UK should ramp up online GP consultations, advises report
A large-scale shift towards online GP appointments could reduce no shows, save businesses up to £1.5 billion in lost employee work time, and free up considerable capacity, says a new report.
The study – carried out by the Centre for Economics and Business Research (CEBR) – found that just 13% of consultations were carried out by phone in 2019, with 1% conducted via a video call or another digital channel.
Under the five-year GP contract in England all practices are expected to offer online consultations by April 2021, but the coronavirus pandemic has accelerated take-up.
Figures from the Royal College of General Practitioners (RCGP) suggest that at the peak of the crisis in April, well over two-thirds (71%) of consultations were delivered remotely.
The CBER study, published by insurer AXA PPP healthcare, says that the benefits of maintaining and expanding the use of online consultations as COVID-19 lockdowns ease should not be overlooked, particularly as the UK tries to restore economic growth.
It would cut costs to UK businesses by £1.5 billion (around $1.9 billion), with the savings coming from lost work time as employees travel to appointments. If virtual GP appointments had been offered as a first point of call across all public GP practices in 2019, face-to-face consultations could have been reduced by 50 million.
An earlier AXA PPP survey found that more than 40% of working UK adults needed to take half a day or more off work to attend a face-to-face appointment with their GP in the last 12 months.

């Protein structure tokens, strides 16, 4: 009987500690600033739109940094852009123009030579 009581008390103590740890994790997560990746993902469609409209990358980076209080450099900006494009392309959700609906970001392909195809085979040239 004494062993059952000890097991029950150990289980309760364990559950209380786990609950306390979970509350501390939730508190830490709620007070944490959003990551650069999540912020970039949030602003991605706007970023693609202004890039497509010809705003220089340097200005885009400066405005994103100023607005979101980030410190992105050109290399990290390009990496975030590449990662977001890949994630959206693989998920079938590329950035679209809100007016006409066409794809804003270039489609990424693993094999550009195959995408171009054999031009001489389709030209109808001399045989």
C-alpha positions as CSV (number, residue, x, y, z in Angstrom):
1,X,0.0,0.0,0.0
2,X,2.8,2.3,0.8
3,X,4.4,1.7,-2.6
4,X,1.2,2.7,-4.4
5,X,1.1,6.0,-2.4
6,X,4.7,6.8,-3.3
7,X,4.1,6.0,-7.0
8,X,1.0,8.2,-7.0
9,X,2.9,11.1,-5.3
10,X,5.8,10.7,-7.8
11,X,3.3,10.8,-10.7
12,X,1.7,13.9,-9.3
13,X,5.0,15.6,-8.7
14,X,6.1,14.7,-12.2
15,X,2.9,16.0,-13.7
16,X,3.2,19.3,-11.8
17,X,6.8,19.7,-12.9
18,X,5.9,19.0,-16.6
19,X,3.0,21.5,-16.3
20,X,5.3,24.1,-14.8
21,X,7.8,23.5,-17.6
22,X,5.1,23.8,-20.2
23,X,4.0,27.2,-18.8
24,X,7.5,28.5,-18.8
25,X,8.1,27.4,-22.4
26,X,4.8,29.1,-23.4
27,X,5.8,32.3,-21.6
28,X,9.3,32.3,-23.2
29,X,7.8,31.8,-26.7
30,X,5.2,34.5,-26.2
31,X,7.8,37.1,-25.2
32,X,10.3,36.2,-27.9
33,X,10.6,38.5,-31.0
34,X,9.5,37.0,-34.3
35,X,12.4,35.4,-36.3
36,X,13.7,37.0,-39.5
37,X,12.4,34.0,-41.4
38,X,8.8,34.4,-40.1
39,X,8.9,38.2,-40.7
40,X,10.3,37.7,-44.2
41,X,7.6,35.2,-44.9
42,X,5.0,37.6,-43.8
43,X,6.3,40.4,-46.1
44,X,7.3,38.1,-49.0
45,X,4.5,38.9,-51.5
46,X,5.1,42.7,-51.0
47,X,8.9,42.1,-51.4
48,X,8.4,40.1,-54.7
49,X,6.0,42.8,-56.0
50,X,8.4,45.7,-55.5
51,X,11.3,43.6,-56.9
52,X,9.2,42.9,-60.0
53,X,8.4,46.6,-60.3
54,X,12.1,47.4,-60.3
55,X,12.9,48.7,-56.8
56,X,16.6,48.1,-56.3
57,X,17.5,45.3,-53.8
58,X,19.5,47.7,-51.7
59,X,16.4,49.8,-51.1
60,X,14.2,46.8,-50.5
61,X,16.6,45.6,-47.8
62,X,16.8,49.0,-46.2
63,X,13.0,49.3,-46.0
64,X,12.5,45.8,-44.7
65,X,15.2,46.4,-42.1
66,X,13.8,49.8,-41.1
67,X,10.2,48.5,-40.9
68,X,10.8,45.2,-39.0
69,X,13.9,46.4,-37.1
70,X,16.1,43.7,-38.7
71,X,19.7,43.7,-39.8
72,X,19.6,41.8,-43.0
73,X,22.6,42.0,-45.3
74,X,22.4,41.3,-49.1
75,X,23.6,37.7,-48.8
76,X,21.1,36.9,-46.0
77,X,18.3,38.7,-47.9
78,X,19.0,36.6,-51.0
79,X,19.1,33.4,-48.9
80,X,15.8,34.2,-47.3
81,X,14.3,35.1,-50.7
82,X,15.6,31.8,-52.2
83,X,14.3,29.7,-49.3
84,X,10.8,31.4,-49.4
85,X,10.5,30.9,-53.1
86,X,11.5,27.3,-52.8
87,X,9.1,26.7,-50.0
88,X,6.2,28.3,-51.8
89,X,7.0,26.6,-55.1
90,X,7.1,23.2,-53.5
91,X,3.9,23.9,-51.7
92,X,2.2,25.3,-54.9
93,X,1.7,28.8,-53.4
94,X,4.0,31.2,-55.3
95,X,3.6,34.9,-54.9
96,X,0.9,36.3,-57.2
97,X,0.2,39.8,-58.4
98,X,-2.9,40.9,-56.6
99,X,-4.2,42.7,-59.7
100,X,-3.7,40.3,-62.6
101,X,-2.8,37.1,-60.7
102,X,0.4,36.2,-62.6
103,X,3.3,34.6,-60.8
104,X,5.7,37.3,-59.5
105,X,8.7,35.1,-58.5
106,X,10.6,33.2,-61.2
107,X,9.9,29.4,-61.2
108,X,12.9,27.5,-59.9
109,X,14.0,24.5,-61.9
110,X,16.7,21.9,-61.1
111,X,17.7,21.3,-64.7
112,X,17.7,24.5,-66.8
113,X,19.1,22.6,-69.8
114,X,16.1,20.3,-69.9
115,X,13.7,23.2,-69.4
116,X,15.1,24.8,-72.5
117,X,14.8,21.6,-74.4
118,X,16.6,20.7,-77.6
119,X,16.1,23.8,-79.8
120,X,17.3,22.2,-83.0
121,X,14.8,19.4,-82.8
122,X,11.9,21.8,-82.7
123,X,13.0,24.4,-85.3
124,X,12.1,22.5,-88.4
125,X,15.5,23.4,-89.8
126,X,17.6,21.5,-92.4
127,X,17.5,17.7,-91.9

“Patients stand to gain too – from reduced travel costs and, for those who are self-employed, even a reduced loss of earnings,” commented Dr Arup Paul, deputy chief medical officer at AXA PPP.
Meanwhile, missed GP consultations are a drain on NHS resources – with 5% of all appointments missed last year according to NHS Digital data.
The CEBR reckons online GPs could help to reduce the amount of ‘no shows’ – predicting that a 20% reduction could free the equivalent of 60 years of GP consulting time every year.
AXA PPP poll data found that work and family commitments accounted for 28% and 26% of missed appointments, with another 26% unattended because symptoms had resolved beforehand.
The CBER study says that allowing patients to book, amend and cancel appointments easily – and giving them flexibility to book times that are suitable to them – could help reduce no shows.
“As we’ve seen during the current COVID-19 pandemic, there is tremendous potential for such services,” concludes the report.
“When the pandemic has passed, let us build on these learnings to transform the way we access primary care – for the better.”
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